New research from Grant Thornton UK LLP’s latest Business Outlook Tracker has revealed that, prior to the implementation of ‘Plan B’ and the return of work-from-home guidance, a hybrid working approach was being adopted by the majority of mid-market firms in Yorkshire, but that some were still facing challenges with its implementation.
Hybrid working, where people split time between working remotely and in an office, was the most common working practice in early December, with the research finding 90% of Yorkshire’s mid-market businesses surveyed were operating in this manner, yet some were still struggling to adapt.
The research highlighted that one of the most problematic hybrid working challenges was reduced productivity, with nearly a third of respondents (29%) who were adopting hybrid working stating that this was an issue.
Given the significant operational challenges businesses have had to deal with since the start of the pandemic in March 2020, it’s unsurprising that managing junior workers (40%) and provision of training remotely (44%) were all common issues.
Ensuring a high level of staff welfare was equally concerning, with 29% pointing to mental wellbeing issues such as reducing isolation and anxiety levels as being a challenge under the current circumstances.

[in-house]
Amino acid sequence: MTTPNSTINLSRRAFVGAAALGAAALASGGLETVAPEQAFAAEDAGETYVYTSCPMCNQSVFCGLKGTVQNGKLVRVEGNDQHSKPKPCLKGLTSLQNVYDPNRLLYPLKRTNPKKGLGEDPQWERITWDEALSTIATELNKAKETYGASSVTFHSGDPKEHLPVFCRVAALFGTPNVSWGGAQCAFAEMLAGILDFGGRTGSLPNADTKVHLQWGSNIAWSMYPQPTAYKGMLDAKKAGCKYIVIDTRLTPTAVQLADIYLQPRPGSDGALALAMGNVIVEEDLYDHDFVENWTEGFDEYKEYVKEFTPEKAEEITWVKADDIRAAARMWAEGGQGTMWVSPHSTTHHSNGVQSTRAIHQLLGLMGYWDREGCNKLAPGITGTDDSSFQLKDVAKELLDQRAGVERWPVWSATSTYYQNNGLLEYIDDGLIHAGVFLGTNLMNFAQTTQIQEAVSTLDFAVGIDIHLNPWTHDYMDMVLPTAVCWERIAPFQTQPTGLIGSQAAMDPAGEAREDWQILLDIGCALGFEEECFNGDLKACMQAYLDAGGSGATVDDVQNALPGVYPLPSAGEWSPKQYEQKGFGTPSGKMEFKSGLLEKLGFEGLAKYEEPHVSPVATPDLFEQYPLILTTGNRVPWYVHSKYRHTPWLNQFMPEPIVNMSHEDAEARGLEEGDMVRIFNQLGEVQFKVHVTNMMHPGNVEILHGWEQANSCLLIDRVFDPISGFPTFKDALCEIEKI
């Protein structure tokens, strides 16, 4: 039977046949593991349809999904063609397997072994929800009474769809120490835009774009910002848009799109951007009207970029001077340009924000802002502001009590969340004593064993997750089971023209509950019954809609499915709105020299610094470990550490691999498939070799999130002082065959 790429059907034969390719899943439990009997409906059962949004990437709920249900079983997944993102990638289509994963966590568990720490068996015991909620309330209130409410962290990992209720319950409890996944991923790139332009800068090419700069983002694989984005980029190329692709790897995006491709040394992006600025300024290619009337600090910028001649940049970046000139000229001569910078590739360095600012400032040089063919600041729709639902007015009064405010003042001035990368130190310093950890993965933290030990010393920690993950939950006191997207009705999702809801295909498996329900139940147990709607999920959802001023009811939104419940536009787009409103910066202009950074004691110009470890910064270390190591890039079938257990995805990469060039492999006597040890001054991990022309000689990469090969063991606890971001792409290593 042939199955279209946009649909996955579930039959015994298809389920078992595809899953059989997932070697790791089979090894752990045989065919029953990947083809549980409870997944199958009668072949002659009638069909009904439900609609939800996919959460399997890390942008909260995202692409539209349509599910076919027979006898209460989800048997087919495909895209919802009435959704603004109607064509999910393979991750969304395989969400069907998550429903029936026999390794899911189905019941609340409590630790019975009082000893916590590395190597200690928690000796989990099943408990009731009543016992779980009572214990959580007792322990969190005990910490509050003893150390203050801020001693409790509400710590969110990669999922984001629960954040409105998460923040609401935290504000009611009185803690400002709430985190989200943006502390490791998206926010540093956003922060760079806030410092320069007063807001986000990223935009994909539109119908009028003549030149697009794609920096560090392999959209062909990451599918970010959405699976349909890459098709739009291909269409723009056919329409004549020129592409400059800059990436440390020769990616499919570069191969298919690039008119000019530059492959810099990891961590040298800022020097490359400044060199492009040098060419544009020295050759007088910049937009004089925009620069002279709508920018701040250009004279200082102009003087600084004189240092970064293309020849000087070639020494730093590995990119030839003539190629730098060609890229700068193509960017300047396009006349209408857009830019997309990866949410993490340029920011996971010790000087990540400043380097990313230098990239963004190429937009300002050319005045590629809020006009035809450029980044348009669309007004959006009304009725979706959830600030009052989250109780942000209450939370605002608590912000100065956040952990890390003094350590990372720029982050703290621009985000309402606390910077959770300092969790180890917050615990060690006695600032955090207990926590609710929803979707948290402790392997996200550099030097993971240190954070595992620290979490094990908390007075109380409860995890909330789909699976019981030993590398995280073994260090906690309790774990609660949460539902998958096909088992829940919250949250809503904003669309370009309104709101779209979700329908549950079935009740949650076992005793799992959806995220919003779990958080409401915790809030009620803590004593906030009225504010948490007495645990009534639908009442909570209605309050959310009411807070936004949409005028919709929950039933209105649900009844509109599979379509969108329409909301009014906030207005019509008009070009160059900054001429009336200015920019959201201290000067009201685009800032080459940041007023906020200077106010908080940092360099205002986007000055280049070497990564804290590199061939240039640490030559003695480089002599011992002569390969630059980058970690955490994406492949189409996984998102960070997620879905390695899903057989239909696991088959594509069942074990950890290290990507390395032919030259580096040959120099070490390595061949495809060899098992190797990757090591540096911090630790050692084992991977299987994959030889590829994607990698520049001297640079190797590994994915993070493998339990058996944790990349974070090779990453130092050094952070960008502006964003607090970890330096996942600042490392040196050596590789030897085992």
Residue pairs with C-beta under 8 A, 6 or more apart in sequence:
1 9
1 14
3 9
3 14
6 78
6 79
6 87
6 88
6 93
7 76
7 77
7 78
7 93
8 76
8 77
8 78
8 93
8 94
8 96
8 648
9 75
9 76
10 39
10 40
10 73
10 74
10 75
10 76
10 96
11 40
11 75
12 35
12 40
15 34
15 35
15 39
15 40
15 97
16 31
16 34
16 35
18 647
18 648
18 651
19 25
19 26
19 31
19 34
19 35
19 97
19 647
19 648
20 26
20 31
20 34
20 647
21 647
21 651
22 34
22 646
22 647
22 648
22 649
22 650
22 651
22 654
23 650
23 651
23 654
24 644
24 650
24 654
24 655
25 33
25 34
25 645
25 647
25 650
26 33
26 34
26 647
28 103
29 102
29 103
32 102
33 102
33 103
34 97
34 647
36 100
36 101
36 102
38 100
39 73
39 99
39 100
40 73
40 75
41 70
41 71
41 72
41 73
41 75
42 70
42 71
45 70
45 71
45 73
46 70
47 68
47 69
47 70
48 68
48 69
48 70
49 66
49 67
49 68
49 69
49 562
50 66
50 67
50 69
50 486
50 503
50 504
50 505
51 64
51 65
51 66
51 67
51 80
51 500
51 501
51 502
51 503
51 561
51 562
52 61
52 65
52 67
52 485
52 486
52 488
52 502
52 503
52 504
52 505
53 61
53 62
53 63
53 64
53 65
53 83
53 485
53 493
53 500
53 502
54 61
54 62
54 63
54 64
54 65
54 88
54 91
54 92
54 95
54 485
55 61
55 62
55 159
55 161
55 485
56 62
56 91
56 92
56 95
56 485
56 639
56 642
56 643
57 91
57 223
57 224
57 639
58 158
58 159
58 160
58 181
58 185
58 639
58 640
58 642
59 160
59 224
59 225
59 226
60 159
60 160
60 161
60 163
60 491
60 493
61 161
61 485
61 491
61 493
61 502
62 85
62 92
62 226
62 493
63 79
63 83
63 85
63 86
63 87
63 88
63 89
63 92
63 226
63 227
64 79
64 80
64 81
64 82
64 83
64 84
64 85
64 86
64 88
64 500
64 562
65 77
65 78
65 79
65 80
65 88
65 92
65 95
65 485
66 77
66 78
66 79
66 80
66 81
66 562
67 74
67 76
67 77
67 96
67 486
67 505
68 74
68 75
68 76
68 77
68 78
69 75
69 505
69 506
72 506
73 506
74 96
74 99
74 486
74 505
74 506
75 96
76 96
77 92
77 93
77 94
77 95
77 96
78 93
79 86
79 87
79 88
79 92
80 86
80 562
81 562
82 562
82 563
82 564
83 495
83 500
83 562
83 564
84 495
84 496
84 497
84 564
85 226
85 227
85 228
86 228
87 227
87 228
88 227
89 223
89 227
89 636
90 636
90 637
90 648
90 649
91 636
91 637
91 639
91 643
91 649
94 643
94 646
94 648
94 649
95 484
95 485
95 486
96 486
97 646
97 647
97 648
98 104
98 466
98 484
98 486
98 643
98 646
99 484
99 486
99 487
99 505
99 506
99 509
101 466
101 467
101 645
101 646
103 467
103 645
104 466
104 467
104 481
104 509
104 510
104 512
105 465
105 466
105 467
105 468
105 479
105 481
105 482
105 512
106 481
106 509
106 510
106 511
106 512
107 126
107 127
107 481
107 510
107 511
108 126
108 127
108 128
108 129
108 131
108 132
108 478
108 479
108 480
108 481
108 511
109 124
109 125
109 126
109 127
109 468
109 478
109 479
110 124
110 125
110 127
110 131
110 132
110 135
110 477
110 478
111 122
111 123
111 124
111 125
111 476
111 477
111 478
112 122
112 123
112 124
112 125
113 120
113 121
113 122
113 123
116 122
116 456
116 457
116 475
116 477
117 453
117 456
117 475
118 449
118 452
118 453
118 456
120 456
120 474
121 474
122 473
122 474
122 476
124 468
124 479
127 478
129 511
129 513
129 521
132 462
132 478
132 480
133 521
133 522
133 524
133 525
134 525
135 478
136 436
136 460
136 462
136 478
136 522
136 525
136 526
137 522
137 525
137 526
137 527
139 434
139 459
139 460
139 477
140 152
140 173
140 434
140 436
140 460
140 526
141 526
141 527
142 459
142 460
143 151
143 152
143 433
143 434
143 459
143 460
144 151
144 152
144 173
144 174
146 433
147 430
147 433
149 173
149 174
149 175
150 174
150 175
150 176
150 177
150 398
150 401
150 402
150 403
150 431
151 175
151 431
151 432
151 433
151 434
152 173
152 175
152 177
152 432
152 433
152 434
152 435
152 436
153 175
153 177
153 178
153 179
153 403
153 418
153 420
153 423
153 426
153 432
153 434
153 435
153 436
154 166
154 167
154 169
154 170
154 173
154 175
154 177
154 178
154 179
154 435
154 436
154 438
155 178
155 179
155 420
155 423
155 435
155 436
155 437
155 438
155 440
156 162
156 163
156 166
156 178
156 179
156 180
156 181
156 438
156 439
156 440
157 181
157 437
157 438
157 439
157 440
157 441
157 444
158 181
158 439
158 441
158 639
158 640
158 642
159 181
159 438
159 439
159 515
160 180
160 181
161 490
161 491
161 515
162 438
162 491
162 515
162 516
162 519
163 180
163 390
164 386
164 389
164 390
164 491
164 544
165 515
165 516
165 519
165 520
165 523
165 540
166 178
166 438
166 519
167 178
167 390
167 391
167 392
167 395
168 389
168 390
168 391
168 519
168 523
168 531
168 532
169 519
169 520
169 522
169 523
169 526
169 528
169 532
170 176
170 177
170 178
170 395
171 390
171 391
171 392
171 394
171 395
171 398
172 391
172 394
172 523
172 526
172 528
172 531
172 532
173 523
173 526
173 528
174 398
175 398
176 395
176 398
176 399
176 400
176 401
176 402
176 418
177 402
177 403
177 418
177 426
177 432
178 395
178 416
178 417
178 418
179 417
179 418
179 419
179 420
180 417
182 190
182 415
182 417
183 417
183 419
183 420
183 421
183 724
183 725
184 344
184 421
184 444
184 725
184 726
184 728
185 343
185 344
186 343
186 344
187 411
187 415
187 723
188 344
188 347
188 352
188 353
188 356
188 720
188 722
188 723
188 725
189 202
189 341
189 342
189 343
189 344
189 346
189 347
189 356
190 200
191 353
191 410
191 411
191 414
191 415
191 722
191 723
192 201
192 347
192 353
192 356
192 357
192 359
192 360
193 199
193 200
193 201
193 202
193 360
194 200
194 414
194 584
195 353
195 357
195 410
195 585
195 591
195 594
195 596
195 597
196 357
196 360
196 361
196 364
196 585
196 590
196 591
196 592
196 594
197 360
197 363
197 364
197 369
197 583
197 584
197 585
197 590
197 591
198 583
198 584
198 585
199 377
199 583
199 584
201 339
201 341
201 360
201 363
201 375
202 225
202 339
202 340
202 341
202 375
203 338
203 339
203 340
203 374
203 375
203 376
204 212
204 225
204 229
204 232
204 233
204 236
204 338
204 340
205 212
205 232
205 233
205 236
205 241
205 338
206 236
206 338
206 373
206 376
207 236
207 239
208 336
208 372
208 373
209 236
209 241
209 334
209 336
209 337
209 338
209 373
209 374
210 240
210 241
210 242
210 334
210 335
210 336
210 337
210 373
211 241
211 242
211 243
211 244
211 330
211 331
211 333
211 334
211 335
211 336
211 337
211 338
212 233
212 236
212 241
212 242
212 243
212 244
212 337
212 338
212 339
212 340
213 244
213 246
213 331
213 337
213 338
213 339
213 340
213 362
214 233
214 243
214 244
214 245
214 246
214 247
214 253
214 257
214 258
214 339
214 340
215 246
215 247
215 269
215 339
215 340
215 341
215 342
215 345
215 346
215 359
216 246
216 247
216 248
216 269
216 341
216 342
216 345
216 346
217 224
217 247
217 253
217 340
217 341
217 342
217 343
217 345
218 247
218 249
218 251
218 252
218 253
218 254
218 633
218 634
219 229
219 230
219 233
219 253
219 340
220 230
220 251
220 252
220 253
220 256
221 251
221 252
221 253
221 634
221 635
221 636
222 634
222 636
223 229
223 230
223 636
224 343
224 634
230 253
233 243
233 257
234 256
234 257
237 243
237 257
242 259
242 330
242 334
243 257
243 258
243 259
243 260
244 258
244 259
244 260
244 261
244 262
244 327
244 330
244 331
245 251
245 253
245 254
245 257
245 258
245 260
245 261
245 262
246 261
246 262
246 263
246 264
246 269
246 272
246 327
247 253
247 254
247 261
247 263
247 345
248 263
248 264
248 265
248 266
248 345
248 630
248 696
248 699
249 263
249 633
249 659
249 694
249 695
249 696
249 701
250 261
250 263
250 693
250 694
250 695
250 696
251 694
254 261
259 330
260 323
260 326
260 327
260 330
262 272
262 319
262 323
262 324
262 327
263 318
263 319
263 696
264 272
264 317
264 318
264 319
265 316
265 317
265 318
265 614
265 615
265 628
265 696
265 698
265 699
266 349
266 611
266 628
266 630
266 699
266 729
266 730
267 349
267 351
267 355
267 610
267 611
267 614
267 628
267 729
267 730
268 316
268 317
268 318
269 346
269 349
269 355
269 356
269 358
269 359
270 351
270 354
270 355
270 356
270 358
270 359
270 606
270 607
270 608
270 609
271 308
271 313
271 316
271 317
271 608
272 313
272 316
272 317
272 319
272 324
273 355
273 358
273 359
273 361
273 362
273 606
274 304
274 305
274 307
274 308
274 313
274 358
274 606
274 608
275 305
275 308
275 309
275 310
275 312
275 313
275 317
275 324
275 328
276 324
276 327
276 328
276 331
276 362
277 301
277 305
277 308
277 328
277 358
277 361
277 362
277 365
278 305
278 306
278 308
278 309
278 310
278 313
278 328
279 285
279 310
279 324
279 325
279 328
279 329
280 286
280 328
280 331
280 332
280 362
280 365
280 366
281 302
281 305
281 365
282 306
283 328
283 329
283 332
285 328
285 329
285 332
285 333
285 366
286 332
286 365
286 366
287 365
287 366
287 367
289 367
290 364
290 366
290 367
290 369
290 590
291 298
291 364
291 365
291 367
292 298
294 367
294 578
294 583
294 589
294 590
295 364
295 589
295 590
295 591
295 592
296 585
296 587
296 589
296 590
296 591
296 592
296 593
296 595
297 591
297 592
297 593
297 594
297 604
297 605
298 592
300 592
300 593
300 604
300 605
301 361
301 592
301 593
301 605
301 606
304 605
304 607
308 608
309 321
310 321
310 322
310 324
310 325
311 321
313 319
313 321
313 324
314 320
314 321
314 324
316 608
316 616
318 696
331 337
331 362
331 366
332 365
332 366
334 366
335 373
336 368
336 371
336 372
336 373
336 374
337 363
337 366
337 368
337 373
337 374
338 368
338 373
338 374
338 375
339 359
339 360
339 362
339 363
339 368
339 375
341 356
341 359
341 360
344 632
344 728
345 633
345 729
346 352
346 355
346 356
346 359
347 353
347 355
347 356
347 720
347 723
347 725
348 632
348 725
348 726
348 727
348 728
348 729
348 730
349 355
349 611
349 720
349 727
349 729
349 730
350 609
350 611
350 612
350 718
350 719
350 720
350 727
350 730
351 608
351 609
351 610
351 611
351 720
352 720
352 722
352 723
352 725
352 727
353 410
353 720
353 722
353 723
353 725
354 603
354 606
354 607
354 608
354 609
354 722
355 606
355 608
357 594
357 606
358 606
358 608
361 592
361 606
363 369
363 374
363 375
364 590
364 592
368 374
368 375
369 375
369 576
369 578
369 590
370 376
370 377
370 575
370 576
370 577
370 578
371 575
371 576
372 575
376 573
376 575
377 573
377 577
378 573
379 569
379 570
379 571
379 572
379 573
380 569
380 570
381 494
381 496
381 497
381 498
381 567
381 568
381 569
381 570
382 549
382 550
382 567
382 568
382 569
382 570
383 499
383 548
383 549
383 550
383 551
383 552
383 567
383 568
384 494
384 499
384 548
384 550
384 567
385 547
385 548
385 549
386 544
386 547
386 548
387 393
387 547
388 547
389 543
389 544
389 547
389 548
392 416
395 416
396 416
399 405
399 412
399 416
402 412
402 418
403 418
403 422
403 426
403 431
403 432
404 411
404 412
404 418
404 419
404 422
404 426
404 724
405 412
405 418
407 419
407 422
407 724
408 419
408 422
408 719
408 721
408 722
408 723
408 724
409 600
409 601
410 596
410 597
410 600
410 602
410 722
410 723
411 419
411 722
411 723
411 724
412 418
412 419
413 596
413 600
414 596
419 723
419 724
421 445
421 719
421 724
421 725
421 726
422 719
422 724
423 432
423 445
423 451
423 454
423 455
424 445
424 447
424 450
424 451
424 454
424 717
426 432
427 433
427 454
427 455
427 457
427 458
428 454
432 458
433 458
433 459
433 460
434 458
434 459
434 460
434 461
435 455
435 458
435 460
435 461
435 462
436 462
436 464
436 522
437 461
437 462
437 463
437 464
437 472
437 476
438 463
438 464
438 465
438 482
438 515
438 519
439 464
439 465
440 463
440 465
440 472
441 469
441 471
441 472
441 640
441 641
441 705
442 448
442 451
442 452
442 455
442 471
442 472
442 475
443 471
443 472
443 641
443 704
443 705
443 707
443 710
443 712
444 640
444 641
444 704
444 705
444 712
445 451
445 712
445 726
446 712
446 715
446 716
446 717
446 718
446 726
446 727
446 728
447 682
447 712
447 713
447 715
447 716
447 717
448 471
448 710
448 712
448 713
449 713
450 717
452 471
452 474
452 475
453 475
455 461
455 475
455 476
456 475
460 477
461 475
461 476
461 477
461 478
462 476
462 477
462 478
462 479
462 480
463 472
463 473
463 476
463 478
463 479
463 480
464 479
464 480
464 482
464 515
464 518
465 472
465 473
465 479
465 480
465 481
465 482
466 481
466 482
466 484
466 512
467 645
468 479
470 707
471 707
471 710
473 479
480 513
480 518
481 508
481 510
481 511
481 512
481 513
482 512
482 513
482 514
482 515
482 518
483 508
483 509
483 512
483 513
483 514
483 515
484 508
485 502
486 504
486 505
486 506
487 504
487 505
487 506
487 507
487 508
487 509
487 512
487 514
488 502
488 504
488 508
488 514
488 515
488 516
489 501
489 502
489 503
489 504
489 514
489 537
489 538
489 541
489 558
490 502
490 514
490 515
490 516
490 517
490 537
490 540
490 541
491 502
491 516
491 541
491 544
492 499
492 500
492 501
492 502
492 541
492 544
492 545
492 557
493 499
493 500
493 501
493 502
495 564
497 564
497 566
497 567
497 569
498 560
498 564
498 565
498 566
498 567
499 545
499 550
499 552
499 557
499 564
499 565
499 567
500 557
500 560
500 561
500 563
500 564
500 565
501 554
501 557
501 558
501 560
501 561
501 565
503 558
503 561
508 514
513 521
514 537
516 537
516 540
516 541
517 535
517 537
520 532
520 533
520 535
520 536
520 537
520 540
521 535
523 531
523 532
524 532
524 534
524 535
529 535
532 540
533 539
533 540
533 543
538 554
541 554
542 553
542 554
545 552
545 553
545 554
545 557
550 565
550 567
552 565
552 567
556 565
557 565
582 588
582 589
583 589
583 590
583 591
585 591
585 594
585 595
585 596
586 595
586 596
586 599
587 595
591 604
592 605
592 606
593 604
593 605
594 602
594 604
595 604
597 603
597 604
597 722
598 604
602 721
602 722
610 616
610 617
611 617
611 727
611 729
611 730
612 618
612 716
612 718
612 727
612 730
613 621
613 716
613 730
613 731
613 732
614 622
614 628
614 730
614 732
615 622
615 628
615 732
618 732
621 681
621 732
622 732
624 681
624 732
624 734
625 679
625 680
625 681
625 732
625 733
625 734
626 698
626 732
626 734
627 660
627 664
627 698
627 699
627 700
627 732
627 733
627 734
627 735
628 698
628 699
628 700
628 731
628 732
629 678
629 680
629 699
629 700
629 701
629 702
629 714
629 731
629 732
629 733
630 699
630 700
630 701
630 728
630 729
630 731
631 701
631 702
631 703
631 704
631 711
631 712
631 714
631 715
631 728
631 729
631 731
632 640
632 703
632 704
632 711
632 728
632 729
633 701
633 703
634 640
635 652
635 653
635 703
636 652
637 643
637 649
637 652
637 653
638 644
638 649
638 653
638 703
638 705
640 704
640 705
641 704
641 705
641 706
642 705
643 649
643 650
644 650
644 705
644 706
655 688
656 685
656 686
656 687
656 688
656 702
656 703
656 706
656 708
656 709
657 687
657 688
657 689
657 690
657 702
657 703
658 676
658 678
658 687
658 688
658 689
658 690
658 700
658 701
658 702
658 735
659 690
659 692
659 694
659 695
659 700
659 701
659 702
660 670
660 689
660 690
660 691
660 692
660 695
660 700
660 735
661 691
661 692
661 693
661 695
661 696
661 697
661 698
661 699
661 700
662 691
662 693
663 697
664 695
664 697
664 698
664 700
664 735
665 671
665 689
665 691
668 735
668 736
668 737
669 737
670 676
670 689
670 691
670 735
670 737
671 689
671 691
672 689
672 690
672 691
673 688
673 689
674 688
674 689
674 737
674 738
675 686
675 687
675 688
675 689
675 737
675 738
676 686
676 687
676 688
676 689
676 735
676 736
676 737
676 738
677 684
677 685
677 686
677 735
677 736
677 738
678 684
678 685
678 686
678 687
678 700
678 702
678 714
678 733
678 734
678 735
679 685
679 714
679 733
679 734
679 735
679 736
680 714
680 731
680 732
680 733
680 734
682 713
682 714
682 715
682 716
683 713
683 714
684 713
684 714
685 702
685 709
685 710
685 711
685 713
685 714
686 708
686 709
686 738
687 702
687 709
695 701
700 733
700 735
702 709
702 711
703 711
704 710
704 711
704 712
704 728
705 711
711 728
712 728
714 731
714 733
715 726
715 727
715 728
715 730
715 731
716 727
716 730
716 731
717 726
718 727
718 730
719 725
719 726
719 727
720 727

Andy Wood, managing partner for Grant Thornton UK LLP in Yorkshire, said: “Many Yorkshire businesses are well-adapted to hybrid-working now, but some are still encountering the same few issues they were almost two years ago. Adapting to this new way of working needs time, clear leadership and commitment to be truly effective and it’s evident there is no ‘one size fits all approach’.
“As a priority I feel business leaders have to ensure that their people continue to feel connected and supported, which is why I am convinced the office still has a role to play in our working lives, particularly for younger team members, who relish face-to-face interaction and the opportunity to learn first-hand from their more experienced colleagues.
“As hybrid working continues to be adopted, I believe setting out clear goals and explaining the support that’s available to their people will help businesses to better manage this transition.
“Moving forward, Yorkshire businesses need to be open to evolving and challenging themselves as to how their hybrid working approach can be made more effective, such as through investing in new technology that helps teams to communicate and stay connected, and providing additional guidance on how work is organised and co-ordinated.”